1919: Chartered by the Student Government Association, Emory’s independent student newspaper is founded as the Emory Wheel—a play on emery wheel—to “sharpen the intellect of the university community.”
1970: An editorial leadership dust-up spawns a competitor newspaper, the Emory New Times; the two eventually merged and settled their differences.
1972: Noted author Carl Hiaasen 74C begins to develop his trademark irreverent style as a frequent contributor of satirical humor columns to the Wheel (he went on to graduate from the University of Florida); the Wheel claims many illustrious Emory alumni as former staff members and editors.
2015: The Wheel significantly boosts its online and social media presence while going from two to one print issue per week.
2016: An independent editorial board for the Wheel is formed, which discusses and develops the paper’s official opinion on campus, local, and national issues.
2019: The Wheel continues to print three thousand copies weekly for the campus community, produced entirely by students.
1919: The dean of Emory College recommends the creation of a school of economics and business administration. The Board of Trustees approved the motion the same day. The purpose of the school is public service, training in business methods, and “training in social efficiency alongside financial development.”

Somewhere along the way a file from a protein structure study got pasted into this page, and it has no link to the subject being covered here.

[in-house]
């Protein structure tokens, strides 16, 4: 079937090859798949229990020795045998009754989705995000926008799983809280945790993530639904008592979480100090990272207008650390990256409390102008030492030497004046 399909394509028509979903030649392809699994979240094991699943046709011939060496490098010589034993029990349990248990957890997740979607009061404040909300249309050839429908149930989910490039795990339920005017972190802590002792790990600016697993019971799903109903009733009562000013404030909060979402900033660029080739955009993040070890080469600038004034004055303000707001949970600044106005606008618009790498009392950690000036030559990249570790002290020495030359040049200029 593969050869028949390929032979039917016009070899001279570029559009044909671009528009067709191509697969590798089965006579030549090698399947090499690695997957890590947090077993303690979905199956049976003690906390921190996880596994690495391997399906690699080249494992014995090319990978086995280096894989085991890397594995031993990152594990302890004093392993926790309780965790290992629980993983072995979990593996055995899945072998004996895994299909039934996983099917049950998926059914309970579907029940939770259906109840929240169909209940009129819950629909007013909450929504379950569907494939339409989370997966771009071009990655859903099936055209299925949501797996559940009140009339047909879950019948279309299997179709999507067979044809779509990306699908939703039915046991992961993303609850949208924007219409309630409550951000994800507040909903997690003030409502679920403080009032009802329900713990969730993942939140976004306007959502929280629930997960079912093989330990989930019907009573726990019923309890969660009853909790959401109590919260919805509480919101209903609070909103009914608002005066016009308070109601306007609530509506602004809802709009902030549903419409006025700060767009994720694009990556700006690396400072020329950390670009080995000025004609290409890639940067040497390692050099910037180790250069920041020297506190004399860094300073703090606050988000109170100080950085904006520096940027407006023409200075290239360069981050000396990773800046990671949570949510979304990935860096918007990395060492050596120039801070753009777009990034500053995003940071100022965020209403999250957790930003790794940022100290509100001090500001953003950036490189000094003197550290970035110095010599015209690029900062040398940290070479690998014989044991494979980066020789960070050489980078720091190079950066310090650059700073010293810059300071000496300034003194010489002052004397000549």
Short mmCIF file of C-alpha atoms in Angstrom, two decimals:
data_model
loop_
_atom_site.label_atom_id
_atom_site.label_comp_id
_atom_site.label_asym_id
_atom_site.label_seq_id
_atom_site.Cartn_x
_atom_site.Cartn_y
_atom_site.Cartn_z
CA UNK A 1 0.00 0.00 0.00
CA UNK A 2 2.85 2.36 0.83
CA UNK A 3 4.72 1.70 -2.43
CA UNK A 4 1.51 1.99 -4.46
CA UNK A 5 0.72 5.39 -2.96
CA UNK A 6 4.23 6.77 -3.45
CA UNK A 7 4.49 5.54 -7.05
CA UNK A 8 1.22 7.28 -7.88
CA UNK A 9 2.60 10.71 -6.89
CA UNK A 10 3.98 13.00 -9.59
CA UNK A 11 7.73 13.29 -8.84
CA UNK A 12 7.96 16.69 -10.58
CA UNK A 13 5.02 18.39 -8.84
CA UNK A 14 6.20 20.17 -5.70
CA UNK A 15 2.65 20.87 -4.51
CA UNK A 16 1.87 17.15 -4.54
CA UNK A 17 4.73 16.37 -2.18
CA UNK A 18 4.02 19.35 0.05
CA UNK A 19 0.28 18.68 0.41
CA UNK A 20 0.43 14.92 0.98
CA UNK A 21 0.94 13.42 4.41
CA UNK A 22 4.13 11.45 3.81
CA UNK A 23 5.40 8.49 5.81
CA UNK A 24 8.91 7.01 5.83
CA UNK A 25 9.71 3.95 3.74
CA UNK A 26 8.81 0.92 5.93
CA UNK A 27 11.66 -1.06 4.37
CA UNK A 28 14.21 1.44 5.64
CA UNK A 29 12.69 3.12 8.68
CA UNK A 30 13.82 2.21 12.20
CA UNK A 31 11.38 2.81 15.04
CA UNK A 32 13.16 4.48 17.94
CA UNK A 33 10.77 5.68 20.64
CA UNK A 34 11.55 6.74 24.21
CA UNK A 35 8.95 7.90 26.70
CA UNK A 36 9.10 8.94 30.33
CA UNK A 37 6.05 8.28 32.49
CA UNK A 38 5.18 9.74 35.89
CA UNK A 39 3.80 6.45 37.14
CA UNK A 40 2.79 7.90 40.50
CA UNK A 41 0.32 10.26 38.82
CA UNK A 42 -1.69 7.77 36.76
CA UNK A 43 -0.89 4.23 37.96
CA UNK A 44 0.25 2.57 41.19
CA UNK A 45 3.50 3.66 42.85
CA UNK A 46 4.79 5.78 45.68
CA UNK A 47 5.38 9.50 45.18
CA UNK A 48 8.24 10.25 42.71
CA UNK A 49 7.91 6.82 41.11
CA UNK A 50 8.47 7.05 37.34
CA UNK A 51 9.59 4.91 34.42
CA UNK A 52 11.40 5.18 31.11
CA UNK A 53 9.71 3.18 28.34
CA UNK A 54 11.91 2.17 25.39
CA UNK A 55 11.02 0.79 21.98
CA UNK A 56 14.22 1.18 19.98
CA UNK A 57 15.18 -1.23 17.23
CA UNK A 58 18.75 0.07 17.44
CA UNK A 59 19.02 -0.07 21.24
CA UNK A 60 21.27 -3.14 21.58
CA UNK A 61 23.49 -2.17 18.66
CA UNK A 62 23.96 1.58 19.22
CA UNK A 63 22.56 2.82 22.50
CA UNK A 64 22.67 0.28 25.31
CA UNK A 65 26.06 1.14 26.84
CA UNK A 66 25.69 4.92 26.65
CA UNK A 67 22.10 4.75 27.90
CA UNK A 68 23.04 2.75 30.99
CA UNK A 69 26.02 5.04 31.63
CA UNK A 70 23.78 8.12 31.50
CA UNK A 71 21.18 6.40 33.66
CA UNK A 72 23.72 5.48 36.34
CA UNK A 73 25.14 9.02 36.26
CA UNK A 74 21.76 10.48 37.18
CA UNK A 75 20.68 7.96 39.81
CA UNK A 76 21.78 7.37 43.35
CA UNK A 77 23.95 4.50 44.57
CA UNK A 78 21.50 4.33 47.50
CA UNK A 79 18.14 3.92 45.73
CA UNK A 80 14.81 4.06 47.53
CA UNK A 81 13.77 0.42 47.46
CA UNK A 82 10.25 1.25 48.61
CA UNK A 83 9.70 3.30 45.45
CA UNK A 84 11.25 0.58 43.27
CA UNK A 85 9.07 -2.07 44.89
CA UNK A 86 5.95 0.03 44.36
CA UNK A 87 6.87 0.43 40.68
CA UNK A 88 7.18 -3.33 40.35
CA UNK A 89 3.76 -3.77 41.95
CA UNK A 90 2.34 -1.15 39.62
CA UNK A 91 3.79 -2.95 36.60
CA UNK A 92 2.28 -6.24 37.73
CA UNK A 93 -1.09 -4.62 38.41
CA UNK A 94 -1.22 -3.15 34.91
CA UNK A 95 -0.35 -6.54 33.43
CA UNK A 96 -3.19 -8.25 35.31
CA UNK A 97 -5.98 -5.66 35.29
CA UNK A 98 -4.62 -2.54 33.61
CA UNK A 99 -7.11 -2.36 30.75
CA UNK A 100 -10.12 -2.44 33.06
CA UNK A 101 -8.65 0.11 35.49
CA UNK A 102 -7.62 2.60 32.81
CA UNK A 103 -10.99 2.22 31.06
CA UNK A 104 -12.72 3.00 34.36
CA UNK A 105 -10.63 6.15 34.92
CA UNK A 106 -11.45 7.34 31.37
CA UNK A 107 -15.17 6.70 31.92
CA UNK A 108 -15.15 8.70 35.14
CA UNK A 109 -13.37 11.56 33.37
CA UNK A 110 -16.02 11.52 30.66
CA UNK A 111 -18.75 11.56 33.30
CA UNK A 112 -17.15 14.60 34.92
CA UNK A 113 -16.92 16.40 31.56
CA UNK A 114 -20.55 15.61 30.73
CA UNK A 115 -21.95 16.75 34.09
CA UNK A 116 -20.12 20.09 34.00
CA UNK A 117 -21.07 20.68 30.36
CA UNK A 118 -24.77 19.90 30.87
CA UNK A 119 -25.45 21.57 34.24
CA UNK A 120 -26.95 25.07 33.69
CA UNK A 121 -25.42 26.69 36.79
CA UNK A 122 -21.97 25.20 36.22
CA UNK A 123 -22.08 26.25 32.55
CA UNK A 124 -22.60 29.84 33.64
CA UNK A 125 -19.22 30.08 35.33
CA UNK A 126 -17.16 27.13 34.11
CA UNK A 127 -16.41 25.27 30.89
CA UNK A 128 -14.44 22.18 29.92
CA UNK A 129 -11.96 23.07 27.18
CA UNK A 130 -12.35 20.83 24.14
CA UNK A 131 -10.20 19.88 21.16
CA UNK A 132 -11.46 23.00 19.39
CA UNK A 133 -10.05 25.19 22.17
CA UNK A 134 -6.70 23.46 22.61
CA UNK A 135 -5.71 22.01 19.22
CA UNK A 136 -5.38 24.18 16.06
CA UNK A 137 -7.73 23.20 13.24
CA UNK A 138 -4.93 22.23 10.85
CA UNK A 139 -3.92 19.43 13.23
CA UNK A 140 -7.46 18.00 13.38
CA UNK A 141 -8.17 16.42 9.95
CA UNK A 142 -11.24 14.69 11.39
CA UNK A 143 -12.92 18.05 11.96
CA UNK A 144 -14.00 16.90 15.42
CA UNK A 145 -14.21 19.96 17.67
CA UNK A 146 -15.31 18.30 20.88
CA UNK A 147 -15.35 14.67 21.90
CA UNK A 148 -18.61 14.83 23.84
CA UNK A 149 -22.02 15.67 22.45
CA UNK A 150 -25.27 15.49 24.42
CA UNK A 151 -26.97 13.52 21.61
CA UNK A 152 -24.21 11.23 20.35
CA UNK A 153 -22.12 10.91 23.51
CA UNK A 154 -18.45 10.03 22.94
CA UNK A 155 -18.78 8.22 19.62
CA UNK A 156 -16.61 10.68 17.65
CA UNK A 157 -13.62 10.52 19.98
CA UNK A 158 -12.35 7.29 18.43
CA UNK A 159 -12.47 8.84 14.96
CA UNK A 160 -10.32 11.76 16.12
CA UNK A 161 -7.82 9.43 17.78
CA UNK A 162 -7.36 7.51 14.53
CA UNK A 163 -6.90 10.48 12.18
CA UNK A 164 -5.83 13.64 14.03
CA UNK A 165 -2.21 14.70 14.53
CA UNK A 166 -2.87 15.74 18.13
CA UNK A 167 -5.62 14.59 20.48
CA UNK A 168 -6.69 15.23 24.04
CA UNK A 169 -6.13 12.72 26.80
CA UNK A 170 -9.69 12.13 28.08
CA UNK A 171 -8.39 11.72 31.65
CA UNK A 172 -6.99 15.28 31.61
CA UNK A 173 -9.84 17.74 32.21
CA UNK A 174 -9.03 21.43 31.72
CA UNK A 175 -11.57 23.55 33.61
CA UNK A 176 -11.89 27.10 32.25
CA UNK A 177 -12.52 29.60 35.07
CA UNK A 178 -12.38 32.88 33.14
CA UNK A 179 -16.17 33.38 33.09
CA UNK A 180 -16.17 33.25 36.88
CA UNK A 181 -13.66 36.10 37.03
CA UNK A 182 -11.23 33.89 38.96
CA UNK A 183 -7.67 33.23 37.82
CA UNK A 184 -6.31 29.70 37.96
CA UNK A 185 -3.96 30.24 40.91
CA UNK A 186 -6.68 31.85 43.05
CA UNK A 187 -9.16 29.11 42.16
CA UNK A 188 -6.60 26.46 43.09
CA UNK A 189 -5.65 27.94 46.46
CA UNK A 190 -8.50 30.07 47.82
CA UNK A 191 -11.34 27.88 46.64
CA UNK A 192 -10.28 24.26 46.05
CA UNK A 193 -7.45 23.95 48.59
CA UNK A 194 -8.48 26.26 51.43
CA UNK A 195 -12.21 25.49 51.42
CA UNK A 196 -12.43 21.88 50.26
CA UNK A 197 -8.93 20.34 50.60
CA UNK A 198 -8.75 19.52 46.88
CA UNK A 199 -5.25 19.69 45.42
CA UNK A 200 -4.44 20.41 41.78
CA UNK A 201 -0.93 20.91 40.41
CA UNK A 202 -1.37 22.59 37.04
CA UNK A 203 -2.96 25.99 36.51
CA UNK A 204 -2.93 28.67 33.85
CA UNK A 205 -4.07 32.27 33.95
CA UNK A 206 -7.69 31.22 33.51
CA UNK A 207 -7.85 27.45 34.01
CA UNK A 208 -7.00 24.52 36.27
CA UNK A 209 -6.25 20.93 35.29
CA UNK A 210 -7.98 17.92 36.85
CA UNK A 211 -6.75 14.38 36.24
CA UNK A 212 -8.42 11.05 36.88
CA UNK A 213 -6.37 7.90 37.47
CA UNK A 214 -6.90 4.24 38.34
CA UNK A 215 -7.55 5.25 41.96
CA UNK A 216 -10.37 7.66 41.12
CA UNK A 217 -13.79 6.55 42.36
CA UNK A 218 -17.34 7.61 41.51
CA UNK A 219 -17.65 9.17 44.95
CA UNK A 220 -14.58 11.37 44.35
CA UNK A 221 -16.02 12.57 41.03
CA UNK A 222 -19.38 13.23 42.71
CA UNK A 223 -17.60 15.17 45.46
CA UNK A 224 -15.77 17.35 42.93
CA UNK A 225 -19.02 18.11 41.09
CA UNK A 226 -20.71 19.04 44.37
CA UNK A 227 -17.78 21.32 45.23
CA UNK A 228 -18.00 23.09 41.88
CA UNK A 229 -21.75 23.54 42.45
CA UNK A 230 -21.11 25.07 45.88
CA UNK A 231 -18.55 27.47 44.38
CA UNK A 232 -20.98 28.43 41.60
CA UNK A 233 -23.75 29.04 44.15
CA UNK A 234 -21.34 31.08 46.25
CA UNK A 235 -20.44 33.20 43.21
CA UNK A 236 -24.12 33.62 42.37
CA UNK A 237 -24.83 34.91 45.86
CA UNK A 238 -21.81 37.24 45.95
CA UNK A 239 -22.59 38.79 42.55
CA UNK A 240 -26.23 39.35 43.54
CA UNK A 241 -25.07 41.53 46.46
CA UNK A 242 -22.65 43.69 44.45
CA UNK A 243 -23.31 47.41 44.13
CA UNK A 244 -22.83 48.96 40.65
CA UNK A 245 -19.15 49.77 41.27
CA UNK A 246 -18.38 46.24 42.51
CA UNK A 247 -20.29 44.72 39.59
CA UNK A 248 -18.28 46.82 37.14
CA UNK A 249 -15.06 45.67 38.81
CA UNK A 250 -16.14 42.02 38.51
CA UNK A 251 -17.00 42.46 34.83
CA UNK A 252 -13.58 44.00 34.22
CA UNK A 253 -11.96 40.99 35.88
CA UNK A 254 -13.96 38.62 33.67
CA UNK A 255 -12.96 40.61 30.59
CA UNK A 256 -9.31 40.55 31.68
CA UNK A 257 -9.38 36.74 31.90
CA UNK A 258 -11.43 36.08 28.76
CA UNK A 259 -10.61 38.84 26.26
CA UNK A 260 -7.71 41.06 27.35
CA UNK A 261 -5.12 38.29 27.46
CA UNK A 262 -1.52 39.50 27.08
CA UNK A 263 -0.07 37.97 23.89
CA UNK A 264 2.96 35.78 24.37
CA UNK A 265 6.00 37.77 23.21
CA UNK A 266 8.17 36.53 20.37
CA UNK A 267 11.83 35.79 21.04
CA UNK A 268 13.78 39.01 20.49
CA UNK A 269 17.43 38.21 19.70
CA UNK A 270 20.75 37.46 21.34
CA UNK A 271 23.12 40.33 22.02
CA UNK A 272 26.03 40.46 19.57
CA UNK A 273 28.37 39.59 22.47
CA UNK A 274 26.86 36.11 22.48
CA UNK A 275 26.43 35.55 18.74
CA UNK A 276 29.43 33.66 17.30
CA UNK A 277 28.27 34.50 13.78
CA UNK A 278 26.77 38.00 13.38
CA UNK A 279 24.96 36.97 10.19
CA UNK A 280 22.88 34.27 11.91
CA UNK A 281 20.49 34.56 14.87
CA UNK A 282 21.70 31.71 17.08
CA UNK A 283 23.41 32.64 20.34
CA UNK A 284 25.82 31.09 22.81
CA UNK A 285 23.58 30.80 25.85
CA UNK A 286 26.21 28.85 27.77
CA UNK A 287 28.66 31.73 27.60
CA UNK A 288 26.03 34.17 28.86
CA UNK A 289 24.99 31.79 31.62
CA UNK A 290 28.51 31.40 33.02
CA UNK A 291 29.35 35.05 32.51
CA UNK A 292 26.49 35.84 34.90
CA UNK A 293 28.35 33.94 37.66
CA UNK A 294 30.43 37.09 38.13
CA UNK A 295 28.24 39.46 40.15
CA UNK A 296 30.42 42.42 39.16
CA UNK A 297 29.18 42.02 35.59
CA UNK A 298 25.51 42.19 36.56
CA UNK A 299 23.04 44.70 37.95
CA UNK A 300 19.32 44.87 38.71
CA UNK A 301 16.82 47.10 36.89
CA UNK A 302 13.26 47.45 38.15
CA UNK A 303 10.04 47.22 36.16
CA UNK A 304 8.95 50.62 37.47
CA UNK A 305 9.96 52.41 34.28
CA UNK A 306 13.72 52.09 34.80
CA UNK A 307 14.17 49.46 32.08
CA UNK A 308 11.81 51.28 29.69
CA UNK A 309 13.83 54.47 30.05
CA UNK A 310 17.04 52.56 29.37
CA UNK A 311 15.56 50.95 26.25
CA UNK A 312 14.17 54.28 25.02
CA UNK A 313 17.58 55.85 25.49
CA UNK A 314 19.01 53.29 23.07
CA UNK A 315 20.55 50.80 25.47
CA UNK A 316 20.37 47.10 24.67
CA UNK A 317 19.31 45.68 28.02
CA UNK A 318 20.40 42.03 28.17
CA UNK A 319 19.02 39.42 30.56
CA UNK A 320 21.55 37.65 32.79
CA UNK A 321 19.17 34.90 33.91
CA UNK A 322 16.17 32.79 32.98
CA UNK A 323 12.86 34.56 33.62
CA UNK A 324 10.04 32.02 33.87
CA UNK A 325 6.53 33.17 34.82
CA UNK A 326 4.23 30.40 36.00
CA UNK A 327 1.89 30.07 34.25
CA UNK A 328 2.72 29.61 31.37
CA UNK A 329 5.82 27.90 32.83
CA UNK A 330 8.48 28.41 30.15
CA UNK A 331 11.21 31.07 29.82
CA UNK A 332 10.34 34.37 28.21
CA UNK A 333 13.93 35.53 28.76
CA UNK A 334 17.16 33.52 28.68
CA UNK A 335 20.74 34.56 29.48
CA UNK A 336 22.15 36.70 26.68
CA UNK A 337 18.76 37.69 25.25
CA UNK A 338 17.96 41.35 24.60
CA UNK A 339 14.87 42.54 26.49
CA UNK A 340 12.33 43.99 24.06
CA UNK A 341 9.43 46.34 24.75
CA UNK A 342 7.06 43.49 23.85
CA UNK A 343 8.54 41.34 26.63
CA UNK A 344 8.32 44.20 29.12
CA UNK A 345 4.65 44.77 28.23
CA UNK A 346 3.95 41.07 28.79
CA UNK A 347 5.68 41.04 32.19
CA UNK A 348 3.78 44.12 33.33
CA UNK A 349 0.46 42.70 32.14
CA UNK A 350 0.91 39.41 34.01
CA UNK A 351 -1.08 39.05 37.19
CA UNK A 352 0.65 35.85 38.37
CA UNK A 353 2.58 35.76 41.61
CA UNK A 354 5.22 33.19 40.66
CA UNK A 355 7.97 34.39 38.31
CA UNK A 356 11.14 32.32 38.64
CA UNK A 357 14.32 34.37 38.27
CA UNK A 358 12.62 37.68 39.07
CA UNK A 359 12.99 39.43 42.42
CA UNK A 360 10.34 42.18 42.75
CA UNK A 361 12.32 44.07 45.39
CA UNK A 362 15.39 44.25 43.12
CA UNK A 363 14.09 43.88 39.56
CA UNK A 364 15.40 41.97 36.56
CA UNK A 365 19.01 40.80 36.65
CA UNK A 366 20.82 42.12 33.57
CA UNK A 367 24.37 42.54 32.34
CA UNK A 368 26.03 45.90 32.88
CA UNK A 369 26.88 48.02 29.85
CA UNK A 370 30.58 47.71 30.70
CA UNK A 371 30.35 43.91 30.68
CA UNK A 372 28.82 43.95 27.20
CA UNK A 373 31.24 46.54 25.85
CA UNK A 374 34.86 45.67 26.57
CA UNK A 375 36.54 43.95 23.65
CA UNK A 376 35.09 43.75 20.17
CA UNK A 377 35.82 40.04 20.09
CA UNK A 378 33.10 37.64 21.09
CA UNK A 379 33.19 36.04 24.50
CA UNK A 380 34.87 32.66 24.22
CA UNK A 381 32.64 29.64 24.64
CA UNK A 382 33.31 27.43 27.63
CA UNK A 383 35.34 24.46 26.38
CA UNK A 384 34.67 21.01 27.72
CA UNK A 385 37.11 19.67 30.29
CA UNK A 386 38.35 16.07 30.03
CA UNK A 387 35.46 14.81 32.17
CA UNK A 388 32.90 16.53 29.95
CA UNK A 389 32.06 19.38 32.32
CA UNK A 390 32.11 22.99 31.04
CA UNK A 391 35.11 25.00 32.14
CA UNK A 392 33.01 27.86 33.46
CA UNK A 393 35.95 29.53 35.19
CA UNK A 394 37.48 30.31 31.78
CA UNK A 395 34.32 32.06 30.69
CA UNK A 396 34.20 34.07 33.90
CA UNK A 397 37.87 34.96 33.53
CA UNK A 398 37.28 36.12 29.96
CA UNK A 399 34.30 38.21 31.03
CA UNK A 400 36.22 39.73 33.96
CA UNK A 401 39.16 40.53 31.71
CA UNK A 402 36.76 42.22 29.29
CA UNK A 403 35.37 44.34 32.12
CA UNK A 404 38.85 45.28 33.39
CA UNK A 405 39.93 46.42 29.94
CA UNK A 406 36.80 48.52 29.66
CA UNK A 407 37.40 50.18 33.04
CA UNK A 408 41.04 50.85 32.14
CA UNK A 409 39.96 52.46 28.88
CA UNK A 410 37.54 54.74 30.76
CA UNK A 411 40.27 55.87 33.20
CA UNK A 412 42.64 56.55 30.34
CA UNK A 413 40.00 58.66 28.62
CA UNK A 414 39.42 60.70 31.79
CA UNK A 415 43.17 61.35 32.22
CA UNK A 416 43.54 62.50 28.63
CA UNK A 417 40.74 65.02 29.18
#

1936: The school moves to its home in the C. L. Fishburne Building.
1947: The school receives a gift from the Rich Foundation, facilitating a move into a building of its own. (As enrollment increases, the school will moves into the first of two buildings at 1300 Clifton Road, due to a gift from the Woodruff Foundation.)
1954: The full-time MBA program is launched.
1994: The school is named in honor of Roberto C. Goizueta, former chair and CEO of The Coca-Cola Company.
2009: The closing bell of the NYSE is rung in the Jenkins Courtyard, the first time ever that the bell has been rung from any educational institution.
2019: Ranked among the top-20 U.S. business schools, Goizueta continues to drive business forward with its BBA, MBA, MS in business analytics, PhD, and executive education programs.
1869: The Board of Trustees lifts the ban on fraternities imposed twelve years earlier and gives official sanction to national chapters of Chi Phi and Kappa Alpha.
1959: The Emory Panhellenic Council is created, chartering nine national sororities, now celebrating six decades on campus.
1976: Alpha Phi Alpha, a member of the National Pan-Hellenic Council, becomes Emory’s first historically African American fraternity.
2002: The first Greek multicultural organization (Delta Phi Lambda Sorority, Inc.) was founded at Emory
2011: The Multicultural Greek Council was established
2016: Lambda Sigma Upsilon becomes Emory’s first Latino fraternity and a member of the Multicultural Greek Council.
2019: Approximately 30 percent of Emory students belong to one of thirty-five Greek organizations. Members have earned collective GPAs near 3.5, have donated more than $75,000 to philanthropies, and have given more than twenty-five thousand hours to community service.